Other parts of this series:
- Digital transformation exposes insurers to greater cyber-security risks
- Insurers need to build business resilience to counter the rising threat of cyber-attacks
- Insurers need to instill business resilience throughout their organizations to counter cyber-security risks
- Three key steps that will help insurers beef up business resilience to combat rising cyber-security threats
Insurers can’t counter the threat of cyber-security attacks by just spending more money on their defenses. Security breaches are inevitable. What’s needed is a strategy that builds business resilience. This enables insurers to respond to a digital incursion quickly and effectively.
The need for strong defenses against rising cyber-security threats is putting a brake on many insurers’ plans to expand their digital services. Spending on much-needed cyber-security solutions is depleting the funds available for rolling out new digital offerings.
This juggling between investing in protection and enabling technologies is far from satisfactory. And insurers are coming to recognize this. As I mentioned in my previous blog post, only 38 percent of the insurance executives we surveyed “strongly agreed” that balancing spend-to-protect and spend-to-enable is mature and continuously managed in their enterprise. A further 49 percent merely “agreed.” This indicates the need for significant improvement.
What’s required is a fundamental shift in how insurers, and other organizations, tackle cyber-security. It’s not enough to keep spending on building up defenses against cyber-attacks and trying to avert technical failures. Such an approach will continue to drain the resources insurers need to grow their digital services. It will hamper their efforts to build their businesses for the future. More important: it’s a strategy that just won’t work.
Sooner or later, a big organization, no matter how much money it spends on security, is going to suffer a breach of its defenses. The soaring number of cyber-attacks by criminals and even nation states, and the increasing sophistication of these assaults, mean that even the most robust defenses will at some time be outwitted. The important question is no longer: will we succumb to a cyber-attack? Instead, insurers need to ask themselves: how are we going to react when our defenses prove to be inadequate?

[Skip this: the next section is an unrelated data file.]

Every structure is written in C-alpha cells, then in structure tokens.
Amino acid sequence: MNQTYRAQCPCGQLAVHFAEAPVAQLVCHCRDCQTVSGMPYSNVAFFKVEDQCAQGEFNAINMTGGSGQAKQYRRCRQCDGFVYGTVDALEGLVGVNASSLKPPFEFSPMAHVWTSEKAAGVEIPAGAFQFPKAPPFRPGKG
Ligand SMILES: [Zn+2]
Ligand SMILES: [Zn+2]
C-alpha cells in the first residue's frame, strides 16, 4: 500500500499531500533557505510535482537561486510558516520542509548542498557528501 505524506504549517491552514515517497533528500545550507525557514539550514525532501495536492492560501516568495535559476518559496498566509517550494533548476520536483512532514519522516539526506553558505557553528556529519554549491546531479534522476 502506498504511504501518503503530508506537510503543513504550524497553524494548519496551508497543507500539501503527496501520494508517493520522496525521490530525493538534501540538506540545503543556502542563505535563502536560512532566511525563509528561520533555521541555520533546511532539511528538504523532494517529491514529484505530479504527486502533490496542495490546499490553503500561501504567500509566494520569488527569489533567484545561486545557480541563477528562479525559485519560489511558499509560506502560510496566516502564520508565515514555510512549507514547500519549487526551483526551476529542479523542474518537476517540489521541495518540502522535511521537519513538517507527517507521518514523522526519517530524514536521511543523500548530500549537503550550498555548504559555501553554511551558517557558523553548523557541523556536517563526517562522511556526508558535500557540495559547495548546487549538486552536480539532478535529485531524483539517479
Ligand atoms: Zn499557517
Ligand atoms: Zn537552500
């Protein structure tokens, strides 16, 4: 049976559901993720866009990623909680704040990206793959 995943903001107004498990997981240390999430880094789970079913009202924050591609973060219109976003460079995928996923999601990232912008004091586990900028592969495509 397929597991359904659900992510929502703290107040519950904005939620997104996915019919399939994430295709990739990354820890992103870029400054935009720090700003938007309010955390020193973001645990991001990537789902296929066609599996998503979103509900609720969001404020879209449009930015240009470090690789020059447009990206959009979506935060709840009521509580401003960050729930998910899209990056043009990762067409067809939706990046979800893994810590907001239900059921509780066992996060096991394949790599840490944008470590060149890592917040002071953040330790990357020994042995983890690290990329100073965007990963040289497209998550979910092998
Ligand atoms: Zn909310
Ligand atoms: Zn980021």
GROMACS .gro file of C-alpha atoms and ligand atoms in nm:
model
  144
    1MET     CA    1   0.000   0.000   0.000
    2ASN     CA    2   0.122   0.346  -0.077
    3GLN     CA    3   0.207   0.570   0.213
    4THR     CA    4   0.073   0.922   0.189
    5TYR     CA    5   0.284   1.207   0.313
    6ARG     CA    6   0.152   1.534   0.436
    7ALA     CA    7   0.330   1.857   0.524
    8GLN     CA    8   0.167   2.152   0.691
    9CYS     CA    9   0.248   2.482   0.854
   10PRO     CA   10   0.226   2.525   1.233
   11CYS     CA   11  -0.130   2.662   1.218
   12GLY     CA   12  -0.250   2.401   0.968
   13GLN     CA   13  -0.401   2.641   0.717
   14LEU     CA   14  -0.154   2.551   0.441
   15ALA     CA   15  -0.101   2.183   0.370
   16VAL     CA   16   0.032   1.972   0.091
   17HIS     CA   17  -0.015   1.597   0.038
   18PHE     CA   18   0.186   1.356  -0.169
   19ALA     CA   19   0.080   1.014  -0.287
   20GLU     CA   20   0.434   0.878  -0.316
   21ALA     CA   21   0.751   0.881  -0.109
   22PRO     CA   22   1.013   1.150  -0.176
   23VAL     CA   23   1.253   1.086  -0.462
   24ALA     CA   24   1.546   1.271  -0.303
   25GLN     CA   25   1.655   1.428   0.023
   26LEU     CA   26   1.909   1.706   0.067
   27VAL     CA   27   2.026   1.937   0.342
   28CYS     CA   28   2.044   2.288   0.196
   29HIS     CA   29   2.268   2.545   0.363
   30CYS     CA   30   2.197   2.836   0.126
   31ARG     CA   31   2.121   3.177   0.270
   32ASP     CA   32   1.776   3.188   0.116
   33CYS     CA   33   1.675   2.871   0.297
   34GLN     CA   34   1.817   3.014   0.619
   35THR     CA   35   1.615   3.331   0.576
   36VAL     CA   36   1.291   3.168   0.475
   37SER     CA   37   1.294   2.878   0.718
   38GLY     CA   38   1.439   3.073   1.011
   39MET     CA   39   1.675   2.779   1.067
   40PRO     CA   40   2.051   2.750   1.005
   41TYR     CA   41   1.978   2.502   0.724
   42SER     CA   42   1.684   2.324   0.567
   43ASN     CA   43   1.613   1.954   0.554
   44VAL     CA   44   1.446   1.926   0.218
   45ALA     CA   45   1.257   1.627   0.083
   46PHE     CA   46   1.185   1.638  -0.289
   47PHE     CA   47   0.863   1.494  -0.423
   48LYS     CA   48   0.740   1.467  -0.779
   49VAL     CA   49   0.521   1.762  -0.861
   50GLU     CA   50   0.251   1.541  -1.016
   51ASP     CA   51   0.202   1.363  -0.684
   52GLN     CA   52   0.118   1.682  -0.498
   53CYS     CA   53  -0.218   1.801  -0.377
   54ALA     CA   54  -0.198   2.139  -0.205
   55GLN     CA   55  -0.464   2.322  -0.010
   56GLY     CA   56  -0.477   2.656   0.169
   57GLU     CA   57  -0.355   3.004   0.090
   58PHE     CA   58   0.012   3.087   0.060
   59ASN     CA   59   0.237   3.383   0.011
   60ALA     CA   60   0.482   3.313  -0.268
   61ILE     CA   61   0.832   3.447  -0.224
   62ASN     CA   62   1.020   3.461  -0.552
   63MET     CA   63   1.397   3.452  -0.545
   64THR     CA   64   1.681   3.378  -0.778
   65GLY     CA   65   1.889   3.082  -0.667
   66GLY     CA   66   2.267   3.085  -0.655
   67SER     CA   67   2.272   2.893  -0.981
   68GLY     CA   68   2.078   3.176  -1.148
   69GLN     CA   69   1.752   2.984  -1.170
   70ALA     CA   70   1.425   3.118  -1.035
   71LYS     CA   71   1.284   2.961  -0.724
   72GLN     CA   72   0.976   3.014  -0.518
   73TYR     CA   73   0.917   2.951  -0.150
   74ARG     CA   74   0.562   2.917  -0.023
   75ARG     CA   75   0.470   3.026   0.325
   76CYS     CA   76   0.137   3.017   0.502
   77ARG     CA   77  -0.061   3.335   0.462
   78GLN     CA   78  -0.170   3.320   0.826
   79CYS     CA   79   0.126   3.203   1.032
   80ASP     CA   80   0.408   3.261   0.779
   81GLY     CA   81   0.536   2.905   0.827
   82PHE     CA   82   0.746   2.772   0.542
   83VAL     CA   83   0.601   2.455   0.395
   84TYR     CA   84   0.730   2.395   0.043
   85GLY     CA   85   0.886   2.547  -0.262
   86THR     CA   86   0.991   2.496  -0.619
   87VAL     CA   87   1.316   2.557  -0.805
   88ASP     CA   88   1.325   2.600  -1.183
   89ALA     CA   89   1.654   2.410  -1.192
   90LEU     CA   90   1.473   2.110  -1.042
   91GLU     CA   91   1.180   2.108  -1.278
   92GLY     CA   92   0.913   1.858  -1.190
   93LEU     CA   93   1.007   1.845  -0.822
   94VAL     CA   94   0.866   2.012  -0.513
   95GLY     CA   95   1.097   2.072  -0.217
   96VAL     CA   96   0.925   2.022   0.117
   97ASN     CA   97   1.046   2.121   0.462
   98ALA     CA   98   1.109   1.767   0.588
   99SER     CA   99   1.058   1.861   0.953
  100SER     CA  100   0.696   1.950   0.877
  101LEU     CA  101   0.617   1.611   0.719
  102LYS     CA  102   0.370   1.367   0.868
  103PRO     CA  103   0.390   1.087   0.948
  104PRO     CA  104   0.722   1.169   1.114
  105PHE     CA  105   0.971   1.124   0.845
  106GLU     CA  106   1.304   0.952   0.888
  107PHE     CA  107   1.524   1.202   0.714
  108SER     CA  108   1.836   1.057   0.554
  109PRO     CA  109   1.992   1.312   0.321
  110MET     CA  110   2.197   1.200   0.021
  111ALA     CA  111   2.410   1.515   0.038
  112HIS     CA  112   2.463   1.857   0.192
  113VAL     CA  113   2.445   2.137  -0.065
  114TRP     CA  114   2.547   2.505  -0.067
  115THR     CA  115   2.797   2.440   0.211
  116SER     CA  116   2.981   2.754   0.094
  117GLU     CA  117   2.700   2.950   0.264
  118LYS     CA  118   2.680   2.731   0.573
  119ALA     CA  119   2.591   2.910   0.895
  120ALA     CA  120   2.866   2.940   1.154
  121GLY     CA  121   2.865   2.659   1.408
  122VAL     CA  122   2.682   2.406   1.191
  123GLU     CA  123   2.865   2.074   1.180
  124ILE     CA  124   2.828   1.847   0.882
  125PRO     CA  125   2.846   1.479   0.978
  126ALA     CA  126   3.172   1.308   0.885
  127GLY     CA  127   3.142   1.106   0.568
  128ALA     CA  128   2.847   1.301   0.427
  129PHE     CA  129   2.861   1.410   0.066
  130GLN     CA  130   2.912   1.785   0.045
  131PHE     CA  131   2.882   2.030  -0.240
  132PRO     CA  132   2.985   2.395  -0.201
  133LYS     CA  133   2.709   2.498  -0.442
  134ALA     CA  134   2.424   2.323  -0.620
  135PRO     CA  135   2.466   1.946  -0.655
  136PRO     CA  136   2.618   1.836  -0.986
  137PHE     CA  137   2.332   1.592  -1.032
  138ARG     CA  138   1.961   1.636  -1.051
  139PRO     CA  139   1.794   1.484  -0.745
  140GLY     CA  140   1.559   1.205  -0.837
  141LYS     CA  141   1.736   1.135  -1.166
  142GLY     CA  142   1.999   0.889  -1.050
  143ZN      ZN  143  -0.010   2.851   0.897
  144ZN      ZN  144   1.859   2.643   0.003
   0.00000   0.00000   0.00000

The focus needs to change from just concentrating on protection. A broader view should be taken that continues to address the need to protect the enterprise but also considers how best the organization can react to breaches of its defenses. This is a big change. It requires insurers to adopt a strategy that combines multiple layers of defense with carefully devised and frequently tested responses to limit the damage caused by such incursions. Think of a military officer or a sports coach. They have to put in place the best possible defenses but they must also be ready to respond quickly and effectively should these deterrents fail.
Businesses, just like good military units and sports teams, need to build resilience. They must be prepared to adapt quickly to a security breach or technical failure and minimize the impact of this disruption on their customers, partners and internal operations.
Our research shows that most insurers are not able to display such resilience.
A shift to a cyber-security strategy that focuses on building business resilience is vital for insurers. It will better prepare them to counter the threat, and mitigate the risks, of security lapses and technical failures. In my next blog post I’ll discus how insurers can strengthen their business resilience. In the meantime, have a look at these links. I’m sure you’ll find them useful.